Everyone learns the technical skills required for their jobs, but not everyone places importance on conversational skills. The ability to talk easily with anyone is a learned skill, not a personality trait. Acquiring it will help you develop rapport with people and leave a positive impression that lasts longer than an exchange of business cards.

Here are a few tips business professionals can use to improve their small-talk skills:

– Be the first to say hello.

– Introduce yourself. Act as if you're the host and introduce new arrivals to your conversational partner or partners.

– Smile first and always shake hands when you meet anyone.

– Take your time during introductions. Make an extra effort to remember names, and use them frequently in the conversation.

– Maintain eye contact in any conversation. Many people in a group of three or more people look around in the hope that others will maintain eye contact on our behalf. But people don't feel listened to if you're not looking at them.

– Get somebody to talk about why they're attending the event, and you are on your way to engaging them in conversation.

– Show an interest in every person. The more interest you show the wiser and attractive you become to others.

– Listen carefully for information that can keep the conversation going.

– Remember: People want to be with people who make them feel special, not people who are “special”. Take responsibility to help people you talk to feel as if they're the only person in the room.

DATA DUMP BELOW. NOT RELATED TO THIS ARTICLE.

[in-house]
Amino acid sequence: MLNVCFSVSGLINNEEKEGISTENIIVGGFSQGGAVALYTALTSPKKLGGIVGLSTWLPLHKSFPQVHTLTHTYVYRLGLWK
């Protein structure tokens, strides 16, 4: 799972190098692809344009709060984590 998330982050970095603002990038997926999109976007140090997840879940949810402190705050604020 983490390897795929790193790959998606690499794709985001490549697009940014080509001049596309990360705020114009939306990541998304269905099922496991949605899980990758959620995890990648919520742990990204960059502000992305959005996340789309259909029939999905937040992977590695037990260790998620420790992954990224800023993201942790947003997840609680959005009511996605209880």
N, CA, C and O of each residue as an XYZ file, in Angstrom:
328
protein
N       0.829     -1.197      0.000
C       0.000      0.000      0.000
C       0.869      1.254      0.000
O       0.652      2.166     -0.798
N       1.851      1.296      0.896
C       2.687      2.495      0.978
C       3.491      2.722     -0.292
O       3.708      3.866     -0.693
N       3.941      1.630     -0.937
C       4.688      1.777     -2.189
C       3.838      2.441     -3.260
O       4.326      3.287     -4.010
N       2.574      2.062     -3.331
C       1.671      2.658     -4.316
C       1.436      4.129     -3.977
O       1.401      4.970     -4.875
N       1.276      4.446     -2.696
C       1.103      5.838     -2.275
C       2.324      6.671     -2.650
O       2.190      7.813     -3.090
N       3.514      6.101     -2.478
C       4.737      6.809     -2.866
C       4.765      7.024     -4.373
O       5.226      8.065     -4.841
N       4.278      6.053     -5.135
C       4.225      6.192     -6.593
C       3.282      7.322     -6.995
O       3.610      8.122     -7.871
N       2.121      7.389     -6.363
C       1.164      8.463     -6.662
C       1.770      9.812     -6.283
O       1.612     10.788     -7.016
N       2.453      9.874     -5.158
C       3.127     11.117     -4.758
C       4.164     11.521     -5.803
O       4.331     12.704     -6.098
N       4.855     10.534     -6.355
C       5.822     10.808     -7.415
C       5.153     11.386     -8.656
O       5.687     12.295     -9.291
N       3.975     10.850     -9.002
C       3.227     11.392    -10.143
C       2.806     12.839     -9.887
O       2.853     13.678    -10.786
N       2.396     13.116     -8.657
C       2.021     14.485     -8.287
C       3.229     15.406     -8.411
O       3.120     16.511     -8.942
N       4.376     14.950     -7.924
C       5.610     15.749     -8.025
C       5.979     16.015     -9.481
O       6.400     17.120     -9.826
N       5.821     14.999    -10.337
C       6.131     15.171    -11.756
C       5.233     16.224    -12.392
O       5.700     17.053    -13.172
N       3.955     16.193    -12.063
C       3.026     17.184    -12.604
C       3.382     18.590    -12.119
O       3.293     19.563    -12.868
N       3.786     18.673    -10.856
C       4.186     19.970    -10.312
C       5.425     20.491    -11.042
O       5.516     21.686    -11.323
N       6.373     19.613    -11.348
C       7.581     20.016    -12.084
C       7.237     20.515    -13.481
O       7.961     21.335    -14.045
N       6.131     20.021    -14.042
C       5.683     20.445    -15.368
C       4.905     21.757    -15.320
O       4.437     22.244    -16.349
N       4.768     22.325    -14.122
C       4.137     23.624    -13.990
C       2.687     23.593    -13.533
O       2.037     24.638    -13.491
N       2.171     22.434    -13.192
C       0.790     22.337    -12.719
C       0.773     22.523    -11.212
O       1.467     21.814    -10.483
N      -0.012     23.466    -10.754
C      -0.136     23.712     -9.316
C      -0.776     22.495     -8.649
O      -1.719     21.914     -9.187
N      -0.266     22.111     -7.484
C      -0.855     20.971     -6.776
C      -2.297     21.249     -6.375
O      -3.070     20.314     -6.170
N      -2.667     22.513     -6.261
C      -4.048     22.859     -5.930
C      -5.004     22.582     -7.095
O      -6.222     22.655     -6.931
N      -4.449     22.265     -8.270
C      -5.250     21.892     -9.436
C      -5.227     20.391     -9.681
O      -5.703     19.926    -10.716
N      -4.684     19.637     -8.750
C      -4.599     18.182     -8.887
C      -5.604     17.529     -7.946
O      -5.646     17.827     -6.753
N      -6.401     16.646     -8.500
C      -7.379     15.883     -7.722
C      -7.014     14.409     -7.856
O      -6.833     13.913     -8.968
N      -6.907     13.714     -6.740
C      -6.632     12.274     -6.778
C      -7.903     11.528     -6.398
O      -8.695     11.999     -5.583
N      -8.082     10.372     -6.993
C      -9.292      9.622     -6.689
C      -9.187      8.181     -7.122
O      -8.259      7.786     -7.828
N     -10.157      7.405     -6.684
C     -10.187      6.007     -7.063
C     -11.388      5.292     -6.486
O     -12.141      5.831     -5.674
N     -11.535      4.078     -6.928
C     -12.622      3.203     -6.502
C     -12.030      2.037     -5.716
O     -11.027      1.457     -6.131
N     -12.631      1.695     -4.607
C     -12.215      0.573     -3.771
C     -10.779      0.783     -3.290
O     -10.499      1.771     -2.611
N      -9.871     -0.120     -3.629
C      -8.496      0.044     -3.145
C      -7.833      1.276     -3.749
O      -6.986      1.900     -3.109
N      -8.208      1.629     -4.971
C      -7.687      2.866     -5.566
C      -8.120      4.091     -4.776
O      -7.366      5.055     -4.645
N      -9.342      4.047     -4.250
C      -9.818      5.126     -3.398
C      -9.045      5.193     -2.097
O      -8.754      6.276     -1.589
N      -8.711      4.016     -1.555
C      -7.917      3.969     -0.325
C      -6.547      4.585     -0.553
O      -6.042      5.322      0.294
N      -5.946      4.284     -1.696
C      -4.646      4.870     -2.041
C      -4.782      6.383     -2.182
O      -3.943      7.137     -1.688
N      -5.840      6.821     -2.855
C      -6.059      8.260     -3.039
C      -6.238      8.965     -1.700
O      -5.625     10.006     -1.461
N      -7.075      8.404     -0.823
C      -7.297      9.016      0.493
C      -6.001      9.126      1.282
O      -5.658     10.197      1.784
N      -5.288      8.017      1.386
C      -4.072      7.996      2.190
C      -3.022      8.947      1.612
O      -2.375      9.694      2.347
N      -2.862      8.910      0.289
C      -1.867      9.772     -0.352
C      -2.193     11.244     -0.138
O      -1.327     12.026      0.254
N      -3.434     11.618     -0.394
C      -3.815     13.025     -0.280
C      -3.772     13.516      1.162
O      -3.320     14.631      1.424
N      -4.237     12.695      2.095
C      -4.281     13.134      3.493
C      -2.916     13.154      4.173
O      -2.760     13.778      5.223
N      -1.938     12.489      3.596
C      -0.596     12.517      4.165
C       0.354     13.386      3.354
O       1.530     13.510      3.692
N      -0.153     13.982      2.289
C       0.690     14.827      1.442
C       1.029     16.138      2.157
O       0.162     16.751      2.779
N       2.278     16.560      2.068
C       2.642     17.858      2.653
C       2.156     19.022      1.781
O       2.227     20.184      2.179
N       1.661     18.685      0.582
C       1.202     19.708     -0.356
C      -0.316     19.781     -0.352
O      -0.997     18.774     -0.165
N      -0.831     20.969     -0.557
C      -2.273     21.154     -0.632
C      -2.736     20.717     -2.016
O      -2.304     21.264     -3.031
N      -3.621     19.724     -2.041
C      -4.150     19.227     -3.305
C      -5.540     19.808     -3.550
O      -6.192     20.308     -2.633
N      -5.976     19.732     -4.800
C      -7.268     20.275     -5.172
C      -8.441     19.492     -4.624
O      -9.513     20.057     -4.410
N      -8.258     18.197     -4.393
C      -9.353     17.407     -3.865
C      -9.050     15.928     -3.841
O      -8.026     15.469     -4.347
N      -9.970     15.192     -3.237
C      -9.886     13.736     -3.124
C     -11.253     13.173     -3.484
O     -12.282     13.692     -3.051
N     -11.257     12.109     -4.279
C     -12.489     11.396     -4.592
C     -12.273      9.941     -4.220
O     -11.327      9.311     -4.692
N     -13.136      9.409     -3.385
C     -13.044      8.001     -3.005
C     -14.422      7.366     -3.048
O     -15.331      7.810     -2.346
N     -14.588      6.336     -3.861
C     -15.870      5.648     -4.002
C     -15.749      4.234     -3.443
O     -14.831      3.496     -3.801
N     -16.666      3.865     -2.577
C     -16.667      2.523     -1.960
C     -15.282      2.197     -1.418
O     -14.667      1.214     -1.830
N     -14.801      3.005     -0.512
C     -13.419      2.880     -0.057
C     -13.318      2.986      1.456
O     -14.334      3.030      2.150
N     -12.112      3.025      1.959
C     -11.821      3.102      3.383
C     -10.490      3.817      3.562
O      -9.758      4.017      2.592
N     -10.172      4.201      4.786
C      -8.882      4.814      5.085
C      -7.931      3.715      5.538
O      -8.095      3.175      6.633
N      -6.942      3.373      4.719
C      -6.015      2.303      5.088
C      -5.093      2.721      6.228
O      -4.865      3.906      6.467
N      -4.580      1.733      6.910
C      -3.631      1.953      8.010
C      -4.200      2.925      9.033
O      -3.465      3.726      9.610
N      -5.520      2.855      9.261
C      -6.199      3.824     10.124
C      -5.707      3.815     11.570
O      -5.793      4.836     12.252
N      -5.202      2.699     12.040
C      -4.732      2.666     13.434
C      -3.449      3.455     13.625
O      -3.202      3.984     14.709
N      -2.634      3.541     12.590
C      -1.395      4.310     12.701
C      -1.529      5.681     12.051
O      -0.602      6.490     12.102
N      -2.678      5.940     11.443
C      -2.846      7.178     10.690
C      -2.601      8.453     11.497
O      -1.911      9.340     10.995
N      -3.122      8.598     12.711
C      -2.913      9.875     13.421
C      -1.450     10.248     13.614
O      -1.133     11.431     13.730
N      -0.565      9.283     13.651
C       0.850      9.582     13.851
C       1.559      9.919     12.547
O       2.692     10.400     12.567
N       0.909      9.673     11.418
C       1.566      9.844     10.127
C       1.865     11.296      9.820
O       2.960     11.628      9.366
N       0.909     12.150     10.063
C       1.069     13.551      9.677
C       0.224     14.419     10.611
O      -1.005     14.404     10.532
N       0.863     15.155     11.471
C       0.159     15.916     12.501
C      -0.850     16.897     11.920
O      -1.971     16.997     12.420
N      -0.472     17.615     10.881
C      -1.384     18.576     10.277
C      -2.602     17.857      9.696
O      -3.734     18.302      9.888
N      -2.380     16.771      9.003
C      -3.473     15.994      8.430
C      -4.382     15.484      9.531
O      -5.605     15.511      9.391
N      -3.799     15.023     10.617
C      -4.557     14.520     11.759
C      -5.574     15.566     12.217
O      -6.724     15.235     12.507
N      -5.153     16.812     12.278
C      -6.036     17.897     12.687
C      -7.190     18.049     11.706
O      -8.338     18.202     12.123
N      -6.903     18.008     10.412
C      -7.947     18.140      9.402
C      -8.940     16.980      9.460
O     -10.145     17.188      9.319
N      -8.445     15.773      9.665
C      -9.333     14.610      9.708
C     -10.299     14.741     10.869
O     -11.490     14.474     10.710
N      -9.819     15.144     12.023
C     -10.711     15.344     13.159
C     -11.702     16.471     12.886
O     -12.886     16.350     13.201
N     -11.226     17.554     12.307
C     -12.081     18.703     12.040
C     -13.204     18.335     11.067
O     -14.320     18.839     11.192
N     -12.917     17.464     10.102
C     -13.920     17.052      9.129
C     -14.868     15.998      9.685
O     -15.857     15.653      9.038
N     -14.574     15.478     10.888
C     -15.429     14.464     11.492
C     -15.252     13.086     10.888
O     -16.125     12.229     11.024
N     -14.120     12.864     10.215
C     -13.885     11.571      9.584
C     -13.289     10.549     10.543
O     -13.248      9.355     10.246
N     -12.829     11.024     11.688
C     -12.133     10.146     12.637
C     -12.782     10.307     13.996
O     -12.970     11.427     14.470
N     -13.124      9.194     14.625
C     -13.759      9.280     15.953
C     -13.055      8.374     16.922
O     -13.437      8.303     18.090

– Play the conversation game. When someone asks, “How's business?” and “What's going on?” Answer with more than “Pretty good” or “Not much.” Tell more about yourself so that others can learn more about you.

– Be careful with business acquaintances. You wouldn't want to open a conversation with: “How's your job at ________?” What if that person just got fired or laid off? Be careful when you're asking about an acquaintance's spouse or special friend; you could regret it.

– Don't act like you're an FBI agent. Questions like “What do you do?”, “Are you married?”, “Do you have children?”, and “Where are you from?” lead to dead-end conversations.

– Be aware of body language. Nervous or ill-at-ease people make others uncomfortable. Act confident and comfortable, even when you're not.

– Be prepared. Spend a few minutes before an anticipated event preparing to talk easily about three topics. They will come in handy when you find yourself in the middle of an awkward moment... or while seated at a table of eight where everyone is playing with their food.

– Show an interest in your conversational partner's opinion, too. You're not the only person who has opinions about funding the space program or what will happen to the stock market.

– Stop conversation monopolists in their tracks. If possible, wait for the person to take a breath or to pause, then break in with a comment about their topic. Immediately redirect the conversation in the direction you wish it to go.

– Be prepared with exit lines. You need to move around and meet others.

– Don't melt from conversations. Make a positive impression by shaking hands and saying goodbye as you leave.

Debra Fine is a former engineer living in Denver who works nationwide as a speaker and trainer presenting “The Fine Art of Small Talk”. For more information, call (303) 721-8266 or visit www.debrafine.com .